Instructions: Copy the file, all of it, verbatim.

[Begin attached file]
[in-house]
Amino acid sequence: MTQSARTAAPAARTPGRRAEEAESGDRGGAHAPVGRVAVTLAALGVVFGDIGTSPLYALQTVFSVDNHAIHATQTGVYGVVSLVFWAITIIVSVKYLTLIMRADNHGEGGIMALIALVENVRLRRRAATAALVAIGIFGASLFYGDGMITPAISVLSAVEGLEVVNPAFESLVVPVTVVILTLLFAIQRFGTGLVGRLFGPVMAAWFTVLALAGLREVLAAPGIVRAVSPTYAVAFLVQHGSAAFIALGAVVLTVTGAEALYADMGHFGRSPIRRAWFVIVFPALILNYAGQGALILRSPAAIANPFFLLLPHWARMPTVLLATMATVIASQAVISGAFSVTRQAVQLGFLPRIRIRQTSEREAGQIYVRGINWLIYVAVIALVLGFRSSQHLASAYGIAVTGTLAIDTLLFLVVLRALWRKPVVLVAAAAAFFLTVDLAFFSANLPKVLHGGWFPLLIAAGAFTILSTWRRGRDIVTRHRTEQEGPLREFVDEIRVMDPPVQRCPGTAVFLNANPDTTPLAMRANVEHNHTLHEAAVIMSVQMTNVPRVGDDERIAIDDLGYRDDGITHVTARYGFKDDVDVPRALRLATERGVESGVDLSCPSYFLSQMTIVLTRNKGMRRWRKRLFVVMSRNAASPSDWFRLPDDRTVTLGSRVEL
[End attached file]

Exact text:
[in-house]
Amino acid sequence: MTQSARTAAPAARTPGRRAEEAESGDRGGAHAPVGRVAVTLAALGVVFGDIGTSPLYALQTVFSVDNHAIHATQTGVYGVVSLVFWAITIIVSVKYLTLIMRADNHGEGGIMALIALVENVRLRRRAATAALVAIGIFGASLFYGDGMITPAISVLSAVEGLEVVNPAFESLVVPVTVVILTLLFAIQRFGTGLVGRLFGPVMAAWFTVLALAGLREVLAAPGIVRAVSPTYAVAFLVQHGSAAFIALGAVVLTVTGAEALYADMGHFGRSPIRRAWFVIVFPALILNYAGQGALILRSPAAIANPFFLLLPHWARMPTVLLATMATVIASQAVISGAFSVTRQAVQLGFLPRIRIRQTSEREAGQIYVRGINWLIYVAVIALVLGFRSSQHLASAYGIAVTGTLAIDTLLFLVVLRALWRKPVVLVAAAAAFFLTVDLAFFSANLPKVLHGGWFPLLIAAGAFTILSTWRRGRDIVTRHRTEQEGPLREFVDEIRVMDPPVQRCPGTAVFLNANPDTTPLAMRANVEHNHTLHEAAVIMSVQMTNVPRVGDDERIAIDDLGYRDDGITHVTARYGFKDDVDVPRALRLATERGVESGVDLSCPSYFLSQMTIVLTRNKGMRRWRKRLFVVMSRNAASPSDWFRLPDDRTVTLGSRVEL